PREMIER DANNY WILLIAMS
ST. JOHN�S BOARD OF TRADE
SEPTEMBER 9, 2009
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Thank you Dereck (Sullivan)
- Executive of the St. John�s Board of
Trade and Members;
- Members of the House of Assembly;
- Other elected officials and all of
you who are hoping to be elected officials!
- Ladies and gentlemen.Well, what an
eventful year it has been since I spoke here last September!
It�s hard to believe it was only a year
ago, on September 7 that the feds in the US took over sub-prime lenders
Fannie Mae and Freddie Mac; Lehman Brothers failed a week later; oil
prices started to tank � no pun intended - after hitting $147.30 a
barrel in July; the North American auto industry was suffering
tremendous blows; and a thriving global economy crashed head-on into the
wall of a major recession.
On the home front, Newfoundland and Labrador has not escaped the impact
of these forces sweeping around the world. Grand Falls-Windsor suffered
a major blow with the loss of a paper-making mill that had been in
operation for a hundred years. Other major employers in forestry, mining
and the fisheries watched demand dip and prices fall.
We saw lay offs around the province, particularly in Labrador west where
global realities hit the workforce head on.
And while the past year has been eventful, I can hardly believe that is
has been almost six years since I became the Premier of this great
province. Those six years seem to have gone by in the blink of an eye
and I have to boast a little and say that I am delighted with the
progress we have made in that time.
Progress that we have made as a government and as a people.
Progress that laid the foundation to fight head on the very economic
recession that still grips many jurisdictions around the globe.
Progress that has certainly benefited members of the St. John�s Board of
Now I know that in these past six years we've made some unpopular
decisions as a government.
We've made some decisions that made a lot of people in this very room
scratch their heads and had national media rubbing their hands together
in glee because they thought, "we've got a live one down on the Rock now
But we have also made decisions that have brought prosperity, success
and unprecedented benefits to the people of Newfoundland and Labrador.
And I can tell you, that behind every one of those decisions was a plan.
Nothing was done independently without taking into account the whole
picture. Even the craziest decisions you can think of were not made
recklessly or without tremendous analysis, thought and the collective
insight of our government members.
I hope this does not sound too much like a typical political sound bite
� but when I entered that office on the 8th floor of the Confederation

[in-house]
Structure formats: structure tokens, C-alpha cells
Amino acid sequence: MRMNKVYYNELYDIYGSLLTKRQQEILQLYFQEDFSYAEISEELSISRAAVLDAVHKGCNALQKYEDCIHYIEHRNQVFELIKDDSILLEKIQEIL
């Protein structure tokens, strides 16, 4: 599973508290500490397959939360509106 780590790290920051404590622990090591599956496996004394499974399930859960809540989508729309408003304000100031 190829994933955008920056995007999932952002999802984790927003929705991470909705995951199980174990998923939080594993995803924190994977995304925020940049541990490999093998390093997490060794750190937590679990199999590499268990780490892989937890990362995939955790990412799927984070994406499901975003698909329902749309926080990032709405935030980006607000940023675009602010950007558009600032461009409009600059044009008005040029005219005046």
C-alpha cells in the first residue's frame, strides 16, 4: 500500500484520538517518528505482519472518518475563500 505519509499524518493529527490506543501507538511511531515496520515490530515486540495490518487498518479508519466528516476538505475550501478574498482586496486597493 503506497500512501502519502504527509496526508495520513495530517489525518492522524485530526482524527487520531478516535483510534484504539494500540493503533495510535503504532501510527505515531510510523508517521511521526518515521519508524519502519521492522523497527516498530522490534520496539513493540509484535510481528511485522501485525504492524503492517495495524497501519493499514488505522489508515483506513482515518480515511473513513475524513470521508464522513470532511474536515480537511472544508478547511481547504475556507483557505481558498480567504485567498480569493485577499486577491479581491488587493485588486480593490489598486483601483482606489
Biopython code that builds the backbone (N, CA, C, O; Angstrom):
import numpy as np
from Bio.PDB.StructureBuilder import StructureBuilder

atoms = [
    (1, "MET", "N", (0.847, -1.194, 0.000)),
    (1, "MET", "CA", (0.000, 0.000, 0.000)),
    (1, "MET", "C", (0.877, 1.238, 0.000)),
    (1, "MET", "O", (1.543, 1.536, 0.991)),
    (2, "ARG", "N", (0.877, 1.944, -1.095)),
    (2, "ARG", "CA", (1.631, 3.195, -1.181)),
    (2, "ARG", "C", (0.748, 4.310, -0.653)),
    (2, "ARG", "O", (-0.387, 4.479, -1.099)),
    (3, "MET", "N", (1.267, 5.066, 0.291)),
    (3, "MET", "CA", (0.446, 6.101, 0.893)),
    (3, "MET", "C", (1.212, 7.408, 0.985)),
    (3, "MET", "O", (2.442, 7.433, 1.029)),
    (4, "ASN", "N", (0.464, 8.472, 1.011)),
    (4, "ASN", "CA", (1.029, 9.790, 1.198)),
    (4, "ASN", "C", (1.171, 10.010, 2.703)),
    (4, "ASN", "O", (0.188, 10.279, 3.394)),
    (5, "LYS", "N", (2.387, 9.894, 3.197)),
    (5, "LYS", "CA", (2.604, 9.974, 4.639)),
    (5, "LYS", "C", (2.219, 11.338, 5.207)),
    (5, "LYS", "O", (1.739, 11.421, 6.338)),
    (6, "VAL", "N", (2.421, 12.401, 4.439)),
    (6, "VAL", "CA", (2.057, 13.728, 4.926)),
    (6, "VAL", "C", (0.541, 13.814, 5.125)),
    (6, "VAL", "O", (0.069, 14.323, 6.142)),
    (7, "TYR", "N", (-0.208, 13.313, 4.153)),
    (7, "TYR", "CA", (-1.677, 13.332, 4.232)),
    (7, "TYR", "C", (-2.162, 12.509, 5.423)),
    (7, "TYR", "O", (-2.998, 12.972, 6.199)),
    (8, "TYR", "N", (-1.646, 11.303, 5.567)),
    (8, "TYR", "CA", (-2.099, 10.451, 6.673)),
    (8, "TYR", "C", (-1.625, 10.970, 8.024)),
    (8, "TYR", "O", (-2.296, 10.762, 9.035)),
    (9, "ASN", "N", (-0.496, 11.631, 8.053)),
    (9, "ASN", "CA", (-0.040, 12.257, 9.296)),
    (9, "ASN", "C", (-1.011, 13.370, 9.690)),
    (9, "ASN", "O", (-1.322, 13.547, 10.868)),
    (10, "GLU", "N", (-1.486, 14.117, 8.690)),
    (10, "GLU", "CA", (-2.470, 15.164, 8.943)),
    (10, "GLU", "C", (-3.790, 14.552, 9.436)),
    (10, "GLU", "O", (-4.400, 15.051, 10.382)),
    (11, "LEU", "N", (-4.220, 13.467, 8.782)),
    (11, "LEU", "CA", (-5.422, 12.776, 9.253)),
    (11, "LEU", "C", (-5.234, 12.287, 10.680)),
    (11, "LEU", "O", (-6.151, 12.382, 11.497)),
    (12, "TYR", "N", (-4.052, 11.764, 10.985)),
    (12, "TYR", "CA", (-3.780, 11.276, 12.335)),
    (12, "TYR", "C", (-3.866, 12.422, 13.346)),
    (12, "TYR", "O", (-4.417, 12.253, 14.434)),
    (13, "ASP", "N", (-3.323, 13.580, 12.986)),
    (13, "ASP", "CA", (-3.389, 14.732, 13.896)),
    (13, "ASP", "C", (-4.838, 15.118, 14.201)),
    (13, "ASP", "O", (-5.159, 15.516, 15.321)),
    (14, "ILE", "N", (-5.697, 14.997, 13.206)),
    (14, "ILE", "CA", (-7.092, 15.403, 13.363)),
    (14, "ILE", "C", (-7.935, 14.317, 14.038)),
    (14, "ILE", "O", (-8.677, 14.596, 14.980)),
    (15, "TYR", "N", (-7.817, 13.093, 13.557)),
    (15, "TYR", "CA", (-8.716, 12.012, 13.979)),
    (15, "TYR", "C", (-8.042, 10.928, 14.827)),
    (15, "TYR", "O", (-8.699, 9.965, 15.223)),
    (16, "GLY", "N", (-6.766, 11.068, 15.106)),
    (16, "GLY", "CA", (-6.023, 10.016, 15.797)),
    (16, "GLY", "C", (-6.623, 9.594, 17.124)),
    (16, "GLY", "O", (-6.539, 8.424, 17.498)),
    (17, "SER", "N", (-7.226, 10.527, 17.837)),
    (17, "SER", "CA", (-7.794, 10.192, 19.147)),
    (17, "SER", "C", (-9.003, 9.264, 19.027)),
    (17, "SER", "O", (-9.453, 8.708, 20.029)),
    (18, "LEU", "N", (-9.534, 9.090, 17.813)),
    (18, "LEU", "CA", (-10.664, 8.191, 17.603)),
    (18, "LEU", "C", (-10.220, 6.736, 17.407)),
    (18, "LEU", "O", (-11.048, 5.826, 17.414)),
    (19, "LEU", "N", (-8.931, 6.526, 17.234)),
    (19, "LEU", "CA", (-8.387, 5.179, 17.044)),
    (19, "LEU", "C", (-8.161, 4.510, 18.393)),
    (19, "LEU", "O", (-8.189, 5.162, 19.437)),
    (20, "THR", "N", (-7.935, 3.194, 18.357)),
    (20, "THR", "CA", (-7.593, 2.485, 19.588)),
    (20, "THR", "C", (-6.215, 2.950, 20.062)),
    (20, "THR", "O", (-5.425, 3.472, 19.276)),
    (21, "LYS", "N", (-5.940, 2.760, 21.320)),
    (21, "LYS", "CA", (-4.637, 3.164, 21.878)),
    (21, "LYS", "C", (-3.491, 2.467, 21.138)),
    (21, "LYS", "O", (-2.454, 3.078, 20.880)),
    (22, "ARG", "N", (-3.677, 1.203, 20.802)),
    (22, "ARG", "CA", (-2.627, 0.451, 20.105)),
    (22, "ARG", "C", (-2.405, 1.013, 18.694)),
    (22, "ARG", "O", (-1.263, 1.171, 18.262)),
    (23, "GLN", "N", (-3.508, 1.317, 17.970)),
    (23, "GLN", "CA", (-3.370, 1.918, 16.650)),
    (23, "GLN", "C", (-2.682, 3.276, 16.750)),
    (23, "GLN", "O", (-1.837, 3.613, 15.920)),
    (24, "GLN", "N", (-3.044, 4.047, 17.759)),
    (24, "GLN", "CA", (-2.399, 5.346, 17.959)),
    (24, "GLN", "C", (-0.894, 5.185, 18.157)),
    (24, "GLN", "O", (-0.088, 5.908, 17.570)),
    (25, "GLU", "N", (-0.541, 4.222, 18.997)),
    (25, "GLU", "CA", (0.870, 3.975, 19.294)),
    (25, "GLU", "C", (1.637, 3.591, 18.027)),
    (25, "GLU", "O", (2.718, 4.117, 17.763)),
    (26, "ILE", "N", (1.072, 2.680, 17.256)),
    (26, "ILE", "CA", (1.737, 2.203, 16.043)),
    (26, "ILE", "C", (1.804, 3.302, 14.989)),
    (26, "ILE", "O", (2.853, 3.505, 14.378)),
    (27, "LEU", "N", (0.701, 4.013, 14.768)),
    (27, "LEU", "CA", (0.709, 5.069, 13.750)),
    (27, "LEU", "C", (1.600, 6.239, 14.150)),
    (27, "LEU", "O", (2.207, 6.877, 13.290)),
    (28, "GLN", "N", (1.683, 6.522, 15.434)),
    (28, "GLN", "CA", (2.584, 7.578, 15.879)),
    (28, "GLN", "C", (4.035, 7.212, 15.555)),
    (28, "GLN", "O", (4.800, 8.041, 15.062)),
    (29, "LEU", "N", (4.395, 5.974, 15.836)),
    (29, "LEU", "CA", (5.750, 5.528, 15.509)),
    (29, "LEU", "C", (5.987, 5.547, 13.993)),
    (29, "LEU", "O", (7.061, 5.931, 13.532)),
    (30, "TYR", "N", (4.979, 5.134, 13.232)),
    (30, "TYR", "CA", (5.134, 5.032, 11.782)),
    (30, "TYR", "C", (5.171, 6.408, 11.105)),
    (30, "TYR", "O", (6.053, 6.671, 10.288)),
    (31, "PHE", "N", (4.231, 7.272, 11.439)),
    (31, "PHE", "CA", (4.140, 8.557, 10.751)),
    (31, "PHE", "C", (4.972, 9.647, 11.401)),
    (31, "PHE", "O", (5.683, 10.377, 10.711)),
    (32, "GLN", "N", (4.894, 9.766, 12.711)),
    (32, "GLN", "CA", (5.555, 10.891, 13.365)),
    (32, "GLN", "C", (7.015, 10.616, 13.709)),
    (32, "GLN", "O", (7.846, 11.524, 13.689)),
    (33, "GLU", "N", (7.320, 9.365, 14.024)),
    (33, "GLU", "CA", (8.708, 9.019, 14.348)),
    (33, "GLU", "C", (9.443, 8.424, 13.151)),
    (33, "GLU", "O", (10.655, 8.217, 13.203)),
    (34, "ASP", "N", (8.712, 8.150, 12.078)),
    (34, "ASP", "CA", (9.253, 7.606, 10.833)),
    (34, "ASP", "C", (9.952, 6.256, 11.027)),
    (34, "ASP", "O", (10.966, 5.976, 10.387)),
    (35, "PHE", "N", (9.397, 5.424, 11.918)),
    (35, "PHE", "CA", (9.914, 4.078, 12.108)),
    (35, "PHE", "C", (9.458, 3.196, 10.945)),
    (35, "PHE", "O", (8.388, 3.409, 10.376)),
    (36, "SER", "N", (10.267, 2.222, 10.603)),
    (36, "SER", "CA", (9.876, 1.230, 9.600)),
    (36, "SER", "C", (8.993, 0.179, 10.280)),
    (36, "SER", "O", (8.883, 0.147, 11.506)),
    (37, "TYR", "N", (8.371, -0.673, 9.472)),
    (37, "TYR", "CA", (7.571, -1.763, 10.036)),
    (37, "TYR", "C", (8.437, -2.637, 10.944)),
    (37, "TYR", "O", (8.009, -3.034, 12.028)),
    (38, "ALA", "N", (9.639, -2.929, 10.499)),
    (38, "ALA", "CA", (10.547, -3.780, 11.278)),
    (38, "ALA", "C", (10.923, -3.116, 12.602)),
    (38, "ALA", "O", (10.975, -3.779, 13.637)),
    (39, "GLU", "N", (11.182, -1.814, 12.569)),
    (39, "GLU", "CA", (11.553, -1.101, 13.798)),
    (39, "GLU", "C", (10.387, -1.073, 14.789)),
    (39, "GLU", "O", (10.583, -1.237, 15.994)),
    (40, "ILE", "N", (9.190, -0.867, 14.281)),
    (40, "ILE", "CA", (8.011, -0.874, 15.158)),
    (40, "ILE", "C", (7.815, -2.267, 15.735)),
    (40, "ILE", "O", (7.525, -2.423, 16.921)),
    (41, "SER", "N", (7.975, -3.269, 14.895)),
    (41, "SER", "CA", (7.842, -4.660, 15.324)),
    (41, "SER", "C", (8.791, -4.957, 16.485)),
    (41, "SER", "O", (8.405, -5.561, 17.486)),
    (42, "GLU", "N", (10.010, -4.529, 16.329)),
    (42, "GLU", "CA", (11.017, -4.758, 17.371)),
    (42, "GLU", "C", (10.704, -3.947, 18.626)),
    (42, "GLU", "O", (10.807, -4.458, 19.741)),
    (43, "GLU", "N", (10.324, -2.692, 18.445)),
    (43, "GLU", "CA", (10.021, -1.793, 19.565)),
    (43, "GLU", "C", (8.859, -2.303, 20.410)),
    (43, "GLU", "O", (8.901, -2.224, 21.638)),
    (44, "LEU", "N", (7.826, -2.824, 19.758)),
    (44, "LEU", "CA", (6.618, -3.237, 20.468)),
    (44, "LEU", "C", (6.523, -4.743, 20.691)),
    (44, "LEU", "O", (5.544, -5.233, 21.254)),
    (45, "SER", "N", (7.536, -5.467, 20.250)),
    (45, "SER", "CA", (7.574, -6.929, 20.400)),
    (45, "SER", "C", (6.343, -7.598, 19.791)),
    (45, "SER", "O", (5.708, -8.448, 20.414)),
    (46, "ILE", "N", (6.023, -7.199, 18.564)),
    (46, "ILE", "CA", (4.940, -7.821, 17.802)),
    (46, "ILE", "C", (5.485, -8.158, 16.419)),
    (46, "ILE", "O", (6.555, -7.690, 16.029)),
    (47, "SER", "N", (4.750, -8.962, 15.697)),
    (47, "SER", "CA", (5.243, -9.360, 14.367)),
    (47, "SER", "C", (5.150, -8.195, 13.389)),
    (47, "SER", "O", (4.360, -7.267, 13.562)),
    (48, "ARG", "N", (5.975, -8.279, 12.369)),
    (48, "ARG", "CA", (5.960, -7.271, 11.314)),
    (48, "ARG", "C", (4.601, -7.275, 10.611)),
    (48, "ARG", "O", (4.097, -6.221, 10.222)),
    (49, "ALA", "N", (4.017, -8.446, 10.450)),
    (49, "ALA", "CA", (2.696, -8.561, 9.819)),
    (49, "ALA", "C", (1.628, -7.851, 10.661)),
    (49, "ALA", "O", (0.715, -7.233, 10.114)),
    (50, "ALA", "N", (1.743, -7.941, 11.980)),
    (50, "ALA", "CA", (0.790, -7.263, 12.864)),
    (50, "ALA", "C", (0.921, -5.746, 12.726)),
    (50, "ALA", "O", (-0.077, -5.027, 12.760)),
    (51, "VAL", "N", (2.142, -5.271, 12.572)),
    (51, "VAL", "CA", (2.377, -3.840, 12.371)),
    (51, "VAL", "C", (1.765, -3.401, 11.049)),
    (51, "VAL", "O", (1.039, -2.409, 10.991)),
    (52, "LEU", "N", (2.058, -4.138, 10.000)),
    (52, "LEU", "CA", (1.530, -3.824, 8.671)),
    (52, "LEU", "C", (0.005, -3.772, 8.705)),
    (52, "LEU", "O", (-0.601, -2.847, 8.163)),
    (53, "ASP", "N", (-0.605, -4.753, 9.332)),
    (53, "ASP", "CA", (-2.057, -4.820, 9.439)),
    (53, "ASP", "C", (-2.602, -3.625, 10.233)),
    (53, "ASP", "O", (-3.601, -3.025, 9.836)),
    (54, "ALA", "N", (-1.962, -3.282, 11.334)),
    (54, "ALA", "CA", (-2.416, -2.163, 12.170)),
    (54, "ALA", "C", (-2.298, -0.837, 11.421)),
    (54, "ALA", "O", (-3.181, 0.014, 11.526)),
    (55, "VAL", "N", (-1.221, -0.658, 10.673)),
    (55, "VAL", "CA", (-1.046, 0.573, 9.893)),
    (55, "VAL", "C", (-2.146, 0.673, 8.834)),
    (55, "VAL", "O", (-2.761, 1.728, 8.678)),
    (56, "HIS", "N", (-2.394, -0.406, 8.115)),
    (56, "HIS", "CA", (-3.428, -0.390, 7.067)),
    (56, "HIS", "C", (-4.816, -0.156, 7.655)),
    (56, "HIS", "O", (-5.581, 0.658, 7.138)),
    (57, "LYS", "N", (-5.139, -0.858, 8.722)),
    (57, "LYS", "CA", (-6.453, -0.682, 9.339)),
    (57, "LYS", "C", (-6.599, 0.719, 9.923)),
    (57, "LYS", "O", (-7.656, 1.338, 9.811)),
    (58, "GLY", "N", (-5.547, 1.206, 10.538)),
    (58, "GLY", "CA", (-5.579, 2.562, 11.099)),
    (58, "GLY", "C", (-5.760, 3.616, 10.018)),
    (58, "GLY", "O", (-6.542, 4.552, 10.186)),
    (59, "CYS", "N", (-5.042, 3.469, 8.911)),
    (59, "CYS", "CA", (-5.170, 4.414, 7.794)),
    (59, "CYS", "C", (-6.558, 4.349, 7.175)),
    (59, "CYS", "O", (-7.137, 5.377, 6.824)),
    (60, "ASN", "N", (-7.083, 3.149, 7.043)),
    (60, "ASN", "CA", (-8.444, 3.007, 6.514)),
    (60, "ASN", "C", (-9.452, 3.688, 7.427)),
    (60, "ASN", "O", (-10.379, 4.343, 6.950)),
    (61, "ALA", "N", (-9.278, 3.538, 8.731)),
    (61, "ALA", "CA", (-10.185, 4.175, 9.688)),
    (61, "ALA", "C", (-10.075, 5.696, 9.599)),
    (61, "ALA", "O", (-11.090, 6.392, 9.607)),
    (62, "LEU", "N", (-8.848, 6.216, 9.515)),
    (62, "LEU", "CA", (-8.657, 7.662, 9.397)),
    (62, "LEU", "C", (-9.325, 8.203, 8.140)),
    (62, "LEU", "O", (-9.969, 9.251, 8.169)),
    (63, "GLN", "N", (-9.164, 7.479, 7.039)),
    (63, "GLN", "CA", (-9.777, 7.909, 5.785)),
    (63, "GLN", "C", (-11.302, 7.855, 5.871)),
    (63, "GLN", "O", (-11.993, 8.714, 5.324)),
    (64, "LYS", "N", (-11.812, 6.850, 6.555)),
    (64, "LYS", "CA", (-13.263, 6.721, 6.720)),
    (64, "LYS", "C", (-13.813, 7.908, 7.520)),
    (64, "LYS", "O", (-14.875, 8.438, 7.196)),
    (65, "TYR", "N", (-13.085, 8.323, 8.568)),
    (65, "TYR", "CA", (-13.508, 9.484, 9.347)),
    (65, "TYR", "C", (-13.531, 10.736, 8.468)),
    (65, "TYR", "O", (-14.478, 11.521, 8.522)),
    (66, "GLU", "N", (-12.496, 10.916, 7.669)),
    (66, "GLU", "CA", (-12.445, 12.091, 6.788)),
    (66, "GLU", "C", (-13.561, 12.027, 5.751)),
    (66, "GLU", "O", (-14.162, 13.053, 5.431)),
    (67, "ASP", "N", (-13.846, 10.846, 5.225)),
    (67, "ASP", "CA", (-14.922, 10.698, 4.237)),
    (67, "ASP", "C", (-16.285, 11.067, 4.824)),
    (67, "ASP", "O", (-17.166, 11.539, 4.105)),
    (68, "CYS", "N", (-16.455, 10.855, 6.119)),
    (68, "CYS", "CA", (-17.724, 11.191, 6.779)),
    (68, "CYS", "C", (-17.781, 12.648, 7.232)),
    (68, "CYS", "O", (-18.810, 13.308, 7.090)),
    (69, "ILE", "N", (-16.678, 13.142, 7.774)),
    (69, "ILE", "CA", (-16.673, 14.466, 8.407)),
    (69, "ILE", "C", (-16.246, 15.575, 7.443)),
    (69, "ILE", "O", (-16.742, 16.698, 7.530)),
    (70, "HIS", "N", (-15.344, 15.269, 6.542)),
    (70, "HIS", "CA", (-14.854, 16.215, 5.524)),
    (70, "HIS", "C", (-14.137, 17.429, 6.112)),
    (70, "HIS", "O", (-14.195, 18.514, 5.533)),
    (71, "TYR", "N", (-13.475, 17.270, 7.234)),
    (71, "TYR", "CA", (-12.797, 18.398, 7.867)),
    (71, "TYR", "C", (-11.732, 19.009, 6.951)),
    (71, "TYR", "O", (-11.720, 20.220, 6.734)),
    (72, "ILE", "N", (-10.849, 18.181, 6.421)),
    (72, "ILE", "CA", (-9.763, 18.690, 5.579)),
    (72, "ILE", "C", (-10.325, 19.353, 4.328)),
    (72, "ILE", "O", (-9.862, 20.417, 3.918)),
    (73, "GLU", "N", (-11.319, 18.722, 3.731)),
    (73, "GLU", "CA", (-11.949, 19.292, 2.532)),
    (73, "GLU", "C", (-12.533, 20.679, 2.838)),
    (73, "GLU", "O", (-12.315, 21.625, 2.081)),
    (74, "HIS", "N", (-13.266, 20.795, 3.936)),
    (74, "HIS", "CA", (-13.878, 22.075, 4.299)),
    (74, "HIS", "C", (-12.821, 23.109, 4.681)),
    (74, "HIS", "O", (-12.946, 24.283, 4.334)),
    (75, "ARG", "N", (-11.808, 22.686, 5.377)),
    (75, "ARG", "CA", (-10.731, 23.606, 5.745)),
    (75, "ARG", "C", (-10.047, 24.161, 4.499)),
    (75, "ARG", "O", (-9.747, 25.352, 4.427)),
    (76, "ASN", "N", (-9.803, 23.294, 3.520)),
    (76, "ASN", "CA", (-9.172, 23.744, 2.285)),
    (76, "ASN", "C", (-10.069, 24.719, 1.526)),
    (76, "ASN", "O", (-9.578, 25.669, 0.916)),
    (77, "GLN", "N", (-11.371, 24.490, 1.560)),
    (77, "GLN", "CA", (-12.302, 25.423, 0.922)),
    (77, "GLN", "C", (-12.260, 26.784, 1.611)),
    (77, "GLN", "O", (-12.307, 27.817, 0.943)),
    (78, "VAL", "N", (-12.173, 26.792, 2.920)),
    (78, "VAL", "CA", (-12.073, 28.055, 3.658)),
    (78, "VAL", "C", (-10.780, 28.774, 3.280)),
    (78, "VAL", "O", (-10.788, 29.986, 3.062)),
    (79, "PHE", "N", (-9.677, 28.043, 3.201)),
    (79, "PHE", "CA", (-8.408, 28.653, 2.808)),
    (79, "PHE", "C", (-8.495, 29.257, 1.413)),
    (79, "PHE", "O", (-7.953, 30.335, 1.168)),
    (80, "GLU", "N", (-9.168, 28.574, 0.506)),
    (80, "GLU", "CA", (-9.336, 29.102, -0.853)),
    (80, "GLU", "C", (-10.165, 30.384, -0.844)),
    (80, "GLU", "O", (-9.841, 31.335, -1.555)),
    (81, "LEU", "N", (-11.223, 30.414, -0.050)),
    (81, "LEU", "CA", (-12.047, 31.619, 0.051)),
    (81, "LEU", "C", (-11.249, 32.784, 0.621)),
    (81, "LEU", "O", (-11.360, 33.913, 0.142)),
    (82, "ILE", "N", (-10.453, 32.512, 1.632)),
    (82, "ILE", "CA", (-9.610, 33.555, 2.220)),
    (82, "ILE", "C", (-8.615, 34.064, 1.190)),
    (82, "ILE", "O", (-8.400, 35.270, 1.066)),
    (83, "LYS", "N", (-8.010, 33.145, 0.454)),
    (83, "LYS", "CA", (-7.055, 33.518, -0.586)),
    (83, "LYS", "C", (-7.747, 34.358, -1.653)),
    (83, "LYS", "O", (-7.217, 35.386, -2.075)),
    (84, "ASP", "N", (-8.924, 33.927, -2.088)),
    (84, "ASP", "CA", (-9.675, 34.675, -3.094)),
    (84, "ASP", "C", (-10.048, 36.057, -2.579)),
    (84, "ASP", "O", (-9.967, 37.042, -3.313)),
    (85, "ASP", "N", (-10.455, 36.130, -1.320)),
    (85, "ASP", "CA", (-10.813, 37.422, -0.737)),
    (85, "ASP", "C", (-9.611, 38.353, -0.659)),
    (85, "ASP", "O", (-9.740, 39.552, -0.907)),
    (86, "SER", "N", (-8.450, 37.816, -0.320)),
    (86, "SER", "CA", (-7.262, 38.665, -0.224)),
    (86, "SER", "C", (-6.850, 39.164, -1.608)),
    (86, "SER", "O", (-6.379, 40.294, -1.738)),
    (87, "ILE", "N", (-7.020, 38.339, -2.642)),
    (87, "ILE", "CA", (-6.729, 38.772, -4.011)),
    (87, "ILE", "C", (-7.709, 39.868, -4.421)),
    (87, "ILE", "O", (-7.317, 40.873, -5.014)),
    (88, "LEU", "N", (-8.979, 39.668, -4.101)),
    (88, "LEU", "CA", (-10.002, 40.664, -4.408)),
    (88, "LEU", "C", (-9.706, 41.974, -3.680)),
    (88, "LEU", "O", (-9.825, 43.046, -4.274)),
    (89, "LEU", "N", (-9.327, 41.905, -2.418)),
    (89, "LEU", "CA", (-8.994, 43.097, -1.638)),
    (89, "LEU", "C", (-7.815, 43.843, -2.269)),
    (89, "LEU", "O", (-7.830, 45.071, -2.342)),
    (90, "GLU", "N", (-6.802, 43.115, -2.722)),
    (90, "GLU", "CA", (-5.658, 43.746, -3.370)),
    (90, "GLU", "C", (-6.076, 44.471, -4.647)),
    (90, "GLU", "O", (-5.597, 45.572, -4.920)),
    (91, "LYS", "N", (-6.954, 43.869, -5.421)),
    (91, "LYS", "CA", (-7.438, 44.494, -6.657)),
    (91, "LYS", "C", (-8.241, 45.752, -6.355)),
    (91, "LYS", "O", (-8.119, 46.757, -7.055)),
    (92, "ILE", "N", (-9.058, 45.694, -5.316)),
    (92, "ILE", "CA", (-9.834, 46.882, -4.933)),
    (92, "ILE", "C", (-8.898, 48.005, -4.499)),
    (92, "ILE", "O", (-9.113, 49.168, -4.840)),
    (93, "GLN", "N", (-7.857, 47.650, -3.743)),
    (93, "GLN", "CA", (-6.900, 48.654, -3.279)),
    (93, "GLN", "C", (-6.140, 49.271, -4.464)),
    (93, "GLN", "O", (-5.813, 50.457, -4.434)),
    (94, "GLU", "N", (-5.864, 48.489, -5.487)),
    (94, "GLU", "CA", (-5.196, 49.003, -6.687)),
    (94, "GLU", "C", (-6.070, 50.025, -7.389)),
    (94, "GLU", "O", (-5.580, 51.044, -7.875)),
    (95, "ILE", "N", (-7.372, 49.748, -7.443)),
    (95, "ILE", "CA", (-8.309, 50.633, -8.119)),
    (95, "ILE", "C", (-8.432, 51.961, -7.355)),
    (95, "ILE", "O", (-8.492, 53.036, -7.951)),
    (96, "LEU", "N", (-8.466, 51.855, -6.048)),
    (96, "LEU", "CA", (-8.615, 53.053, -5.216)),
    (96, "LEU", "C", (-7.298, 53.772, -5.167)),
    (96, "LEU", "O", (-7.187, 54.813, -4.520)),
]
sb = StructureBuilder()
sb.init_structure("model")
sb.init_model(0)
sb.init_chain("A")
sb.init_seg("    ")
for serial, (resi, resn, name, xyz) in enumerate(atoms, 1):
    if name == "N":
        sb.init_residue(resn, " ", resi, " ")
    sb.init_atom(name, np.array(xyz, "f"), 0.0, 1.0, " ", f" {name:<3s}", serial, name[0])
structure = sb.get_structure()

Building in 2003, I � along with my team � truly had a vision for this
I knew that I had a passionate team around me; I knew I had to listen to
experts and businesspeople like you; and more than anything I knew that
as long as we did the right things for the right reasons that we would
enjoy success that has eluded us for far too long.
Your faith in our government�s vision is largely why despite the
economic turmoil of the past year or so, I have to believe that
Newfoundland and Labrador is not a bad place to be these days in terms
of business, economic activity and opportunities for the future.
When the recession arrived, unlike most we were ready for it. We had
laid the groundwork to survive. In fact, Global News said earlier this
week that Newfoundland and Labrador has weathered the recession better
than any Canadian province or territory.
When the recession did hit full on, we were quick off the mark in
February with an unprecedented infrastructure investment package and
other targeted initiatives to fuel activity in our economy. This, of
course, built on our already strong infrastructure program of the past
While we did not escape the turmoil unscathed, something very unusual
was at work here in the midst of the storm. As investors around the
world were backing off and hunkering down, investor confidence and
optimism in Newfoundland and Labrador remained strong.
In January, Corporate Research Associates CEO Don Mills reported to
Board of Trade members that consumer confidence in this province as of
last November ranked possibly the highest in the western world.
In October, Dominion Bond Rating Service and Standard & Poors upgraded
our province�s credit rating.
In November, we learned that, for the first time since Confederation, we
would no longer qualify for equalization.
We had become a have province � a tremendous milestone that signaled the
turn of a page for Newfoundland and Labrador and the start of a brand
new chapter in our history.
In December, we repatriated our water, timber and land resources from
Abitibi because they broke their commitment to the people of the
Then in January, we negotiated improvements to the development agreement
with Vale Inco for the construction of a commercial hydromet processing
plant at Long Harbour.
In April, for the first time in the province�s history, Newfoundland and